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A panel of Australian printers presented to the world at Dscoop, considering the challenges and opportunities of the post-Covid world, on the opening day of the global online HP Indigo users event.

Challenges and opportunities for print post-Covid: (l-r) Will Currie, Matt Ellis, Been Murphy, Andrew Price and Kelvin Gage
Challenges and opportunities for print post-Covid: (l-r) Will Currie, Matt Ellis, Benn Murphy, Andrew Price and Kelvin Gage

Hosted by Dscoop APJ chair Kelvin Gage, and broadcasting from the Rawson Print Co boardroom in Sydney, the panel comprised printers Andrew Price, managing director of Rawson; Benn Murphy, director of Clarke Murphy Print; Matt Ellis, managing director of Luminar; with Will Currie from HP Indigo supplier to Australia and New Zealand, Currie Group.

All present in the boardroom were optimistic for the future of their businesses and of print post-Covid. All of them highlighted the need to be open to new ideas, to see and take opportunities. All are running businesses that are evolving rapidly, as they seek new opportunities, invest in new technologies, and work hard to get alongside customers.

Gage opened proceedings asking the panel to share their experiences and thoughts on the transition. Murphy recounted how his great-grandfather had a 16-week lead time for print jobs, and if someone phoned to ask him how it was going that would blow out to 20 weeks. He said today 16 hours is more common. He shared how jobs of multiple components were growing, and said that prior to the pandemic CMP was experiencing double digital annual growth.

He said CMP was always open to new ideas, and highlighted the successful Build a Desk and Fan in the Stand initiatives of Covid as examples. The company produced sone 25,000 cardboard fan cutouts in eight weeks. He also highlighted the use of HP Site Flow workflow.

Matt Ellis at Luminar said, “The core of who we are is helping our customers to innovate. It is all about the customer, and helping them solve the challenges they face.” Gage asked Ellis how he finds out what those challenges are, with Ellis replying that you have to ask the right questions.

Andrew Price said, “A lot of innovation comes from the customers. Printers need to consider what they are asking, what the real need is, whether it has legs, as we are a capital equipment heavy business.” Price said Rawson holds regular blue sky meetings with customers and that they were transitioning into cardboard packaging.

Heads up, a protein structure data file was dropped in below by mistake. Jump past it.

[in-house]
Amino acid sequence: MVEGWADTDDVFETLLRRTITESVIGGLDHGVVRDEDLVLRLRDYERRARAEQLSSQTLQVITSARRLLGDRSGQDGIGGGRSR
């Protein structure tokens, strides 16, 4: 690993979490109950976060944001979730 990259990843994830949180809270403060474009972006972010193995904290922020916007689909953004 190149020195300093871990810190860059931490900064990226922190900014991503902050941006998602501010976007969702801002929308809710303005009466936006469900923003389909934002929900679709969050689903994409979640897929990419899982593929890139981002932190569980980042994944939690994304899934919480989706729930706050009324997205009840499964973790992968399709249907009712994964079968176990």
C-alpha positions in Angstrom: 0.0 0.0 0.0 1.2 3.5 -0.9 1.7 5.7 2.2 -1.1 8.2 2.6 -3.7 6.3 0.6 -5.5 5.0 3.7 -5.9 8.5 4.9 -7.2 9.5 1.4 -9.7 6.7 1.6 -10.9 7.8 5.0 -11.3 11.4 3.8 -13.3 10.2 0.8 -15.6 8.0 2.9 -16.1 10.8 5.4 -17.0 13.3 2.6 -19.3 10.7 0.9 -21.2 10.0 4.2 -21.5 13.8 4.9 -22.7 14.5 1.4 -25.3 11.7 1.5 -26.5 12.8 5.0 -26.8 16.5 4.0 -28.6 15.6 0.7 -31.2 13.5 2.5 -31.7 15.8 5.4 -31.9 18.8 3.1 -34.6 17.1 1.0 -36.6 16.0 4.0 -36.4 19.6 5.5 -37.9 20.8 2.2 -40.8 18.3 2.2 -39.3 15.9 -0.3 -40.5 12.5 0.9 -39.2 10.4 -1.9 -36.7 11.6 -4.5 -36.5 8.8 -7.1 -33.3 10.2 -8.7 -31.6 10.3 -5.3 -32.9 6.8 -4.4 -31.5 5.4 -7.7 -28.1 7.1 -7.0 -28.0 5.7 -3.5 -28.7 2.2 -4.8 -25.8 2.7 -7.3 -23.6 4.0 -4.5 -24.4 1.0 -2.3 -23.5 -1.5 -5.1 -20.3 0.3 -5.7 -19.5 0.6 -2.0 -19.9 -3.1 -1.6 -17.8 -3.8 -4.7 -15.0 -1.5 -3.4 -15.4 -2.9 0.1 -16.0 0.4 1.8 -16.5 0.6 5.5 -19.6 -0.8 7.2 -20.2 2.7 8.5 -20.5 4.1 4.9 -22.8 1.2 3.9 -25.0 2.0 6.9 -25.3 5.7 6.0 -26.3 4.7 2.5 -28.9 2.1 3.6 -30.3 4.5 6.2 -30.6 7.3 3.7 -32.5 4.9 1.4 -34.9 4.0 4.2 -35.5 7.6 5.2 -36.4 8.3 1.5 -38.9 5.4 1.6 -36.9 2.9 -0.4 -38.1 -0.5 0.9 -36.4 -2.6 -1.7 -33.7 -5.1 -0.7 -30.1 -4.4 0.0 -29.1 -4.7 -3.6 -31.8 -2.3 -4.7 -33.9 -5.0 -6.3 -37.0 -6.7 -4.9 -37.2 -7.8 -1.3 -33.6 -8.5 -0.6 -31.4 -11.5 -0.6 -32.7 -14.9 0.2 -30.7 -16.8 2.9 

Murphy shared his experiences of Build a Desk and Fan in the Stand in more detail, both of which took them out of their comfort zone into new areas.

Will Currie talked about creating efficiencies in print, particularly around materials handling, and said that warehousing was diminishing as the market increasingly turned to print on demand.

Price said the Rawson experience was that customers were a mixed bag, he would be printing runs of 50, 5000, 100,000, on both digital and offset according to need. Murphy said CMP could print hybrid, giving an example of a million run scratchie job that was printed offset, then printed on the HP Indigo 7900. He also said digital enabled same-day turnaround.

CMP is currently printing about 55-60 per cent of its work offset, with 15 per cent digital and 25 per cent wide format. However, Murphy said digital represented the biggest number of jobs. Price concurred, it is printing about 80/20 offset digital, with packaging “booming”. Ellis is printing 85 per cent digital, 15 per cent flexo. He said, “Our HP Indigo 20000 digital print system is giving FMCG’s opportunities that simply did not exist before, and they are taking up those opportunities.” Ellis said that the idea that digital was just for smaller players was simply not the case, saying, “We have customers with $150m turnovers who are placing new orders for digital every week.”

Getting close to customers was seen as key by the panel, Price raised the issue of the tension between customers’ marketing and procurement departments, where one wants the lowest price, the other wants a real solution. He said, “Print is not the sexiest subject, it is not shiny and new. One of the biggest challenges is getting into all departments. Ellis said he views himself as the doctor and the customer as the patient, where he addresses their needs, he said, “I am working with three business right now to help create new products with them.”

Gage then asked the panel what they thought of as their biggest challenges going forward. Price said, “We are producing a static media in a digital world, that’s our challenge. We need to stay up to speed, that is the number one issue this year.” Price said educating customers was always a challenge, not only in what printers could achieve for them in providing great solutions to their needs, but also in logistics, he said, “Australia is a big country, getting print to Darwin or Alice Springs overnight isn’t simple.” Ellis said “keeping debtors reigned in is always a challenge. Keeping in front of customers with great solutions to a changing market is where the opportunity is, for us for instance ready meal pouches, off the back of consumer demand for meal convenience, are really working.”

Gage wrapped up the event saying, “Educating customers is both a challenge and an opportunity as we come out of Covid. We know what we are talking about.”

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